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Stepping up nutrition

Stepping up nutrition

Stepping into a new decade, India is also taking with it the heavy burden of rampant malnutrition. Although the nation has scaled remarkable heights of developments in the past decades and has accomplished the feat of having a 50 per cent increase in the Gross Domestic Product since 1991, it is in spite of such achievements that more than one third of the world's malnourished children live in India—about half of whom are under the age of three years old and underweight. In contrast to this, one-third of the wealthiest children happen to be over-nutriented. The government has taken requisite steps to address the situation but it is in the implementation of these measures that any result may be expected. As matters are reported to stand, except for three states, none of the state governments used even half of the sum allocated for the nutrition programme. The State governments and the Union Territories have so far utilised merely 30 per cent of the funds released under the Poshan Abhiyaan—the National Nutrition Mission, since it was launched in 2017. The Union Territory of Lakshadweep, Mizoram, Himachal Pradesh and Bihar are the exceptions and besides these, as per an analysis of the data shared in Parliament, none of the governments used even half of the sum granted in the past three years. The Poshan Abhiyaan in the Central government's flagship programme aimed at improving nutritional outcomes among pregnant women, lactating mothers, and children by reducing the level of stunting, underweight, anaemia and low birth weight by 2022. Seeking to benefit more than 10 crore people, this scheme was launched after a Cabinet decision on December 1, 2017, with a total budget of Rs 9,046.17 crore for three years, 50 per cent of which is through budgetary support, which is further divided into 60:40 between the Centre and the States, 90:10 for the north-eastern region and the Himalayan States and 100 per cent for the Union Territories without legislature. The remaining 50 per cent of its budget comes from the World Bank or other multilateral development banks. Consequently, the Centre's total share is at Rs 2,849.54 crore. At the end of three years, a close analysis of the funds utilised paints a grim picture. A total of Rs 4,283 crore was disbursed by the Centre to different States and Union Territories, of which, Rs 1,283.89 crore was utilised until October 31, 2019—which amounts to only 29.97 per cent of the funds granted.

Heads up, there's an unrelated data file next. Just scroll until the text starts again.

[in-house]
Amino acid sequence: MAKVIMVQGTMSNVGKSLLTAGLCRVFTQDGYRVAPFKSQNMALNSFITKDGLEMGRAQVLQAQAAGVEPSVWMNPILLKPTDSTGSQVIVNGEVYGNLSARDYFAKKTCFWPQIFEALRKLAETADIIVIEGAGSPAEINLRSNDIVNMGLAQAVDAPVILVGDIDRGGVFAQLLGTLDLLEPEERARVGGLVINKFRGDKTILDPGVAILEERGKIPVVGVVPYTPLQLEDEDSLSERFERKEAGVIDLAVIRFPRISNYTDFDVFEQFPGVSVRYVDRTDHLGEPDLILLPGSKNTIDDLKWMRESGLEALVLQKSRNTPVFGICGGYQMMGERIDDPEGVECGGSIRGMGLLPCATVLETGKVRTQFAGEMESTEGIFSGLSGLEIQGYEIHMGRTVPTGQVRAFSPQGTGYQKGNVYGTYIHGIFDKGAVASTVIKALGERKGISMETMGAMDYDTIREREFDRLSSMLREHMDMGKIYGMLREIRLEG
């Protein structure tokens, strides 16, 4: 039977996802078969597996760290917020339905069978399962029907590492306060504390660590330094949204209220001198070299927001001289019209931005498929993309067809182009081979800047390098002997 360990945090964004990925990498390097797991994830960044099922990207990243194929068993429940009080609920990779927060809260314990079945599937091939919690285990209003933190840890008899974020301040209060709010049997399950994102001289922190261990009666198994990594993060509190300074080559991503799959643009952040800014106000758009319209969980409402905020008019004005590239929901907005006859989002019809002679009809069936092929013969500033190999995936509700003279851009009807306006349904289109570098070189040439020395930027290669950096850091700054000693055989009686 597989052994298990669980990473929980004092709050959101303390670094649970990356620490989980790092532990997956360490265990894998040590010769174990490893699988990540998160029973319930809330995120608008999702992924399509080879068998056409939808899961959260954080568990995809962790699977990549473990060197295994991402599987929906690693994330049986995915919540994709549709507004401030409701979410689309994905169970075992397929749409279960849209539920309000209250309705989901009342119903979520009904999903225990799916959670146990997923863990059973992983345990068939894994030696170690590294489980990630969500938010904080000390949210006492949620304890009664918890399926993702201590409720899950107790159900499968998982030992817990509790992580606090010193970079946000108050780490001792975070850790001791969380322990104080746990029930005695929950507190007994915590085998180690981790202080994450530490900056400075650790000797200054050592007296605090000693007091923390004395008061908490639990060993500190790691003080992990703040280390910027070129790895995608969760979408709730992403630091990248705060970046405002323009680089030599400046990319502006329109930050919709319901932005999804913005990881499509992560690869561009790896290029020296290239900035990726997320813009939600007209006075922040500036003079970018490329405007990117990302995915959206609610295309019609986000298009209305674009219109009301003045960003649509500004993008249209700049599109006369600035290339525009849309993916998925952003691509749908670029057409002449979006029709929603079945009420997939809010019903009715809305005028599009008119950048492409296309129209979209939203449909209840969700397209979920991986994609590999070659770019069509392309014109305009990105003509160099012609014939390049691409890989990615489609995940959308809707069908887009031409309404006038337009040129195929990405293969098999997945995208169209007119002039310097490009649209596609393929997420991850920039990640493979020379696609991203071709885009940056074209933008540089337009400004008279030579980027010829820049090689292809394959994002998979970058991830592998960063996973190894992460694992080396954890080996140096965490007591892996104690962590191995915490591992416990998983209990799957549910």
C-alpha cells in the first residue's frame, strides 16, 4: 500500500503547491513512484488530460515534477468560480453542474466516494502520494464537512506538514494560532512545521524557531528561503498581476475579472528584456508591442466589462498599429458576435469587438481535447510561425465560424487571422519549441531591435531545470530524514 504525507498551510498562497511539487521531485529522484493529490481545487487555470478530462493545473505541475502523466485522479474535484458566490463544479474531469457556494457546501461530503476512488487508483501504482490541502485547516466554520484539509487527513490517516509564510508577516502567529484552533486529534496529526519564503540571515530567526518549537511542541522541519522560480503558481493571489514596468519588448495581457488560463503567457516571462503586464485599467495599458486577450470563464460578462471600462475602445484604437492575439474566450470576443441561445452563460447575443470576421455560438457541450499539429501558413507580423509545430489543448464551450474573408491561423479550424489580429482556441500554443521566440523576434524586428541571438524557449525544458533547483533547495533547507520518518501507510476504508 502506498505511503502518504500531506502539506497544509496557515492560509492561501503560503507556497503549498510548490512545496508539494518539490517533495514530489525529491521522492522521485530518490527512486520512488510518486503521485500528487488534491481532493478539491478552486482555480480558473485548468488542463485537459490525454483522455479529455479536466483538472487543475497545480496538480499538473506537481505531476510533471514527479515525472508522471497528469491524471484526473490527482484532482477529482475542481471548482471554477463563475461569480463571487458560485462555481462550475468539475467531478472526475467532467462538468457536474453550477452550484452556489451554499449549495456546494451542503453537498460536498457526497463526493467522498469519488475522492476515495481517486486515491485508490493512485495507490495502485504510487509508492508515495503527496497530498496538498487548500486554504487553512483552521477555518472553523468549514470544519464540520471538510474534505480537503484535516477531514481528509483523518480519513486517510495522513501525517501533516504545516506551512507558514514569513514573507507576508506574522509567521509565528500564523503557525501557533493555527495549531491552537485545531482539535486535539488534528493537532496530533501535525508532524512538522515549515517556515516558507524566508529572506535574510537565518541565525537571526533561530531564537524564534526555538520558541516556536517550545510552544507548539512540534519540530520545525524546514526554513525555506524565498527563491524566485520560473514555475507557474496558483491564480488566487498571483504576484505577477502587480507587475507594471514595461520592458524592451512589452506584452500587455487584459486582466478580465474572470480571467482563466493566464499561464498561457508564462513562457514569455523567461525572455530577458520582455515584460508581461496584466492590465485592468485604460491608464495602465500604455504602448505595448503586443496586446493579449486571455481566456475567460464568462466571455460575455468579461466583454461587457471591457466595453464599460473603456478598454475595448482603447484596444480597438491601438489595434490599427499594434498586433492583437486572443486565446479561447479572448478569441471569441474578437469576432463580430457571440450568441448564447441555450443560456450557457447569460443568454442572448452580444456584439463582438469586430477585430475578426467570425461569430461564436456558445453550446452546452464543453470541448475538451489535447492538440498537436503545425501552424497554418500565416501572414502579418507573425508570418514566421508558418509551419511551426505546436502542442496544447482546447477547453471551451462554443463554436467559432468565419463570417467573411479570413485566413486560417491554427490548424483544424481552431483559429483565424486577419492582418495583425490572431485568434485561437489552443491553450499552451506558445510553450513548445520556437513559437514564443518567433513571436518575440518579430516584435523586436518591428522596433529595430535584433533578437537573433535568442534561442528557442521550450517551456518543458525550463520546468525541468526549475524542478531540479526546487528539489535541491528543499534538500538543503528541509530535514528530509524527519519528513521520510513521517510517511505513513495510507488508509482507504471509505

It has been established time and again that a major cause of malnutrition in this country is economic inequality. Social status of groups of people affects their diet in terms of both quality and quantity. Women suffering from malnutrition are less likely to have healthy babies. This very information contains the means to resolve this serious problem impeding India's prosperity. Researches have concluded that malnutrition at the time of pregnancy causes the child to have increased risk of future diseases, physical retardation, and reduced cognitive abilities. With respect to the programme, during 2019-20, funds were released for 19 States and 12 of them had used less than a third of the funds released in the previous two years. The programme was conceptualised to be implemented in phases. So, a steady increase in the utilisation of funds over the years may be expected. But it is in fact the rate of increase that is more of an indicator of matters materialising favourably. Associated activities such as the Integrated Child Development Services-Common Application Software meant to monitor anganwadis have been picking up steadily but given the targets, it remains to be seen how these activities translate into outcomes of consequence. According to the CNNS released by the Ministry of Health and Welfare in October, 35 per cent of children under the age of 5 are stunted and in this age group, 17 per cent are wasted (low weight for height) and 33 per cent underweight (low weight for age). Malnutrition is the cause of two-thirds of child deaths in India. The ministry recently collaborated with Bill Gates, co-chair of the Bill and Melinda Gates Foundation (BMGF) to launch the Bharatiya Poshan Krishi Kosh, which will be a repository of diverse crops across 128 agro-climatic zones in India for better nutritional outcomes. At the behest of the ministry, the Harvard TH Chan School of Public Health through its India Research Centre and BMGF will document and evaluate promising regional dietary practices, and develop a food atlas on regional agro-food systems. On the Global Hunger Index, India stands 67 among the 80 nations having the worst hunger situation which is worse than nations such as North Korea or Sudan. 25 per cent of all hungry people worldwide live in India. Decades following 90's have seen some improvement for children but the proportion of hungry in the population has only increased. 44 per cent children under age 5 are underweight, 72 per cent of infants and 52 per cent of married women are anaemic—indicating nutritional deficiency that is shown to have an impact beyond one's bodily functions and has affected societies and their economic statuses. The vicious cycle of malnutrition begins with a malnourished mother, making her unborn child more susceptible to the dangers of nutritional deficiency and permanent disorders as the lack of proper nutrition among children affects not only the physical development of the child growing into adulthood but also affects brain development. It goes without saying that addressing the problem ofmalnutrition effectively will have substantial long-term impacts that will valuably contribute to a healthier nation in many ways.

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